It may be true, as Ben Franklin observed in his first Silence Dogood letter,
that the Generality of People, now a days, are unwilling either to commend or dispraise what they read, until they are in some measure informed who or what the Author of it is, whether he be poor or rich, old or young, a Schollar or a Leather Apron Man, &c. and give their Opinion of the Performance, according to the Knowledge which they have of the Author’s Circumstances,
but so what? Young Mr. Franklin did say these things, and then went on to describe himself as a poor country woman, married for seven years to a Minister, mother of three children (two girls and a boy), recently widowed, and only now an occasional letter-writer. Ben Franklin was none of these things, but a writer.
Even Joseph Addison, co-author of the famous Spectator papers, observed
that a reader seldom peruses a book with pleasure, till he knows whether the writer of it be a black or a fair man, of a mild or choleric disposition, married or a bachelor, with other particulars of the like nature, that conduce very much to the right understanding of an author.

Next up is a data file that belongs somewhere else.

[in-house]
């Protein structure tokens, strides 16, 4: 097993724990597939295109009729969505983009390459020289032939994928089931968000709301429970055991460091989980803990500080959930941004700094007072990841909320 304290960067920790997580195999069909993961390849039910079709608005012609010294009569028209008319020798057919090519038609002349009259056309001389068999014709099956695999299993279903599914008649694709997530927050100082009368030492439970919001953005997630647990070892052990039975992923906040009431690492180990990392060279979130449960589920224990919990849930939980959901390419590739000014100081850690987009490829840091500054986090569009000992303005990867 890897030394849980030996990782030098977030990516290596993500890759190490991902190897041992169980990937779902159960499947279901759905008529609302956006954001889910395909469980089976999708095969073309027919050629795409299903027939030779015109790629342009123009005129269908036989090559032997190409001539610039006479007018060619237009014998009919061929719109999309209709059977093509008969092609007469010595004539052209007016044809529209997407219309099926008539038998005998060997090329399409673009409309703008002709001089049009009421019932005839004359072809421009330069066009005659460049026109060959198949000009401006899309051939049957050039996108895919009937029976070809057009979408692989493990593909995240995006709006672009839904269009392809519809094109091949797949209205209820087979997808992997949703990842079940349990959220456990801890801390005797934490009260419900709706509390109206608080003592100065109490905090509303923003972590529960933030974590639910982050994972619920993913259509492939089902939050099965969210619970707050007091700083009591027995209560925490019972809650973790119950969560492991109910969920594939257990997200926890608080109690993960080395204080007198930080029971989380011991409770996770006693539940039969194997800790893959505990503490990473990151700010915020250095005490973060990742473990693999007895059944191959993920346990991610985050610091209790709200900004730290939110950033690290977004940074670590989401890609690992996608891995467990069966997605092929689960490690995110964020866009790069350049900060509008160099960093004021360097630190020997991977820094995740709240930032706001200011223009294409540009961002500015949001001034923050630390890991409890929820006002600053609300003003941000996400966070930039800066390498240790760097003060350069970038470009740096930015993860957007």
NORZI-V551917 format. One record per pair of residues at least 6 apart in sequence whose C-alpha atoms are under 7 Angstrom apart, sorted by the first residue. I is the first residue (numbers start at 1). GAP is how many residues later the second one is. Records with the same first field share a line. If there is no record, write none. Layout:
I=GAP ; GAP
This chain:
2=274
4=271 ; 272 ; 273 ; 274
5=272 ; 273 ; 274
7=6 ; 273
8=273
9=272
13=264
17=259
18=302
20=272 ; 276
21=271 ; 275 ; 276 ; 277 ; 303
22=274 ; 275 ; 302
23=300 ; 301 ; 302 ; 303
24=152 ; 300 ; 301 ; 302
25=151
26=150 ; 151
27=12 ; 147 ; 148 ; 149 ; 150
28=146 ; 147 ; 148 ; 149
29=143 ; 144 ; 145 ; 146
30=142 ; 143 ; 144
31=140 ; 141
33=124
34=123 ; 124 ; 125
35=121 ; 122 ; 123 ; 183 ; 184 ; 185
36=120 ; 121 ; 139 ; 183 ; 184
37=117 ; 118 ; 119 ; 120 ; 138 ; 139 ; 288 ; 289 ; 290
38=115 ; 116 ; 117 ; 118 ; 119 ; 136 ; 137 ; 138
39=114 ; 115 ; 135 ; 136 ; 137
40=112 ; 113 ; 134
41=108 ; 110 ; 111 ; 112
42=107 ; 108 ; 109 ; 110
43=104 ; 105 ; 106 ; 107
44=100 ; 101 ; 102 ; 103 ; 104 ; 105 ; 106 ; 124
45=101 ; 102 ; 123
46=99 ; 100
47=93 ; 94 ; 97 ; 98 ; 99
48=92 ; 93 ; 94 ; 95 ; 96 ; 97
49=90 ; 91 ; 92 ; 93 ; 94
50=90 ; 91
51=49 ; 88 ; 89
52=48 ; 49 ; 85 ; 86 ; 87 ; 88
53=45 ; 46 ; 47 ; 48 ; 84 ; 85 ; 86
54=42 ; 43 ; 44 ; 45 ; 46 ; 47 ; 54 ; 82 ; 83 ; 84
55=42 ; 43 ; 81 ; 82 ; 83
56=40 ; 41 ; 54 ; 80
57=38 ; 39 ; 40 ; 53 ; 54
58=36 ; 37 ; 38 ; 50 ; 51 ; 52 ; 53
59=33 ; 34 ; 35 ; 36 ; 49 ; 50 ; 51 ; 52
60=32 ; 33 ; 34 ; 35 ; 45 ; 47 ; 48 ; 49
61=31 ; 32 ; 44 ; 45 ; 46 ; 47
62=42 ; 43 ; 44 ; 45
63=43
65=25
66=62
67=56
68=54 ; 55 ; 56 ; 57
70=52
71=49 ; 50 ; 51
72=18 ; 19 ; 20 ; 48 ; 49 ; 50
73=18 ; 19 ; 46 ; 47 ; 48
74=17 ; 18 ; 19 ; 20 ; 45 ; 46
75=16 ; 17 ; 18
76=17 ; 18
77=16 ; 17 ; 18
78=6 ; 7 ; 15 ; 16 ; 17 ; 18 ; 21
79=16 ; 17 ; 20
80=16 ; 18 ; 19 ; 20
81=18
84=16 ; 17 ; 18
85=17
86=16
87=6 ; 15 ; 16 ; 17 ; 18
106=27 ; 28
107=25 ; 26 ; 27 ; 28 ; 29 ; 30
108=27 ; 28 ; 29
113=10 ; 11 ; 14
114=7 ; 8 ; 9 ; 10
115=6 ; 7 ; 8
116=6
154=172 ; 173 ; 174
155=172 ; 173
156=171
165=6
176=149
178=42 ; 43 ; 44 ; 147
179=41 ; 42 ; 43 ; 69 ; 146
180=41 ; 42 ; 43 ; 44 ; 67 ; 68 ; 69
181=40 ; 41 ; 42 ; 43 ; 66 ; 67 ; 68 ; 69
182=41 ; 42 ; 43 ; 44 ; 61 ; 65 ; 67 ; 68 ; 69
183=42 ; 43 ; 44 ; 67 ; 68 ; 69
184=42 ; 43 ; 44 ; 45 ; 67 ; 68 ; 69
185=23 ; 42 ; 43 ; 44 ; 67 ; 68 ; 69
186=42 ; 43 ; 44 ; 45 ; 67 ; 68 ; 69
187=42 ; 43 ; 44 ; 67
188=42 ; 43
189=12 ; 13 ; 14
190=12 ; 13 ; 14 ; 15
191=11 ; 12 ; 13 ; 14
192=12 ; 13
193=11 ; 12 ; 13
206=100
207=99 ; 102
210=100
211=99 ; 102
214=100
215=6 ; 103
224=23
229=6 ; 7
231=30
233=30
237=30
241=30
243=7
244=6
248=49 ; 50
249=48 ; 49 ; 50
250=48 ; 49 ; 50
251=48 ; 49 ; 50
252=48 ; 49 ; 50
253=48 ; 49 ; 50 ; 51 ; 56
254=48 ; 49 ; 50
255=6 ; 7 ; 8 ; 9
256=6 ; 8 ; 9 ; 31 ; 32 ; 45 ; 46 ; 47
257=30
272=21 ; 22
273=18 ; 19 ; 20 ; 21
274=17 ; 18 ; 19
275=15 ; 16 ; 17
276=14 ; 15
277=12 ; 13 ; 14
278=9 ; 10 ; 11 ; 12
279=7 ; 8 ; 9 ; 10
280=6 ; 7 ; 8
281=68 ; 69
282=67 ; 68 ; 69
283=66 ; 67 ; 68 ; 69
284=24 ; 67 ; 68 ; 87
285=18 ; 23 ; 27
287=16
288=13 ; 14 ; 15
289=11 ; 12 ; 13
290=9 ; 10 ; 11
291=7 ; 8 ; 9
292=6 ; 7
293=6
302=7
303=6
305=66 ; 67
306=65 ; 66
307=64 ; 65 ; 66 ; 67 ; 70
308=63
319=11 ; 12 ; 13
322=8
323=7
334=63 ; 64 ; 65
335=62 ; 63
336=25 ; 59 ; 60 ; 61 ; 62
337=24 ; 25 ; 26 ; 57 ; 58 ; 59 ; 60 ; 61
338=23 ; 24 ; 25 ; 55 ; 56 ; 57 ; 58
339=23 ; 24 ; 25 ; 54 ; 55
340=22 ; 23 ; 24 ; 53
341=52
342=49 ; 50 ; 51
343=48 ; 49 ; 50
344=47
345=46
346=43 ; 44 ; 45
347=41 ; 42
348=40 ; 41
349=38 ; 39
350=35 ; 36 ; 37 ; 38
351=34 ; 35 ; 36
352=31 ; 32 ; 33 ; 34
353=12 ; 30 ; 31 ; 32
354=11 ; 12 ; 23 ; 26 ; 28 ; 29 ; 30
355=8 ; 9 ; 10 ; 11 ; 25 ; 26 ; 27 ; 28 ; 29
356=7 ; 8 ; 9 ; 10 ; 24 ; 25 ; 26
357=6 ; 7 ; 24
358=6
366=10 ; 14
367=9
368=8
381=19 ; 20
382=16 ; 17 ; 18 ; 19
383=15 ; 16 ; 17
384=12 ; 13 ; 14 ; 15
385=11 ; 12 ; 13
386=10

He then went on to describe himself being a person who never was. But the audience knew it was fiction; they only allowed it because it was part of the artistry.
Writers wear masks, and wear whichever mask best helps their writing. Franklin and Addison each wore masks. Thomas Paine wore a mask when he published essays as The Forester, and Common Sense.
Who the Author of this Production is, is wholly unnecessary to the Public, as the Object for Attention is the Doctrine itself, not the Man. Yet it may not be unnecessary to say, That he is unconnected with any Party, and under no sort of Influence public or private, but the influence of reason and principle.
Alexander Hamilton, James Madison, and John Jay all wore the single mask of Publius when they published the Federalist papers—back when Roman pseudonyms were in vogue, and articles appeared from Tully (Hamilton), Helvidius (Madison), as well as Cato, Caesar, Marcus, Brutus, and even Americanus.
Adapting, then, a bit from Edgar Allan Poe: Let me call myself, for the present, the PoliTick. The fair page now lying before me need not be sullied with my real appellation.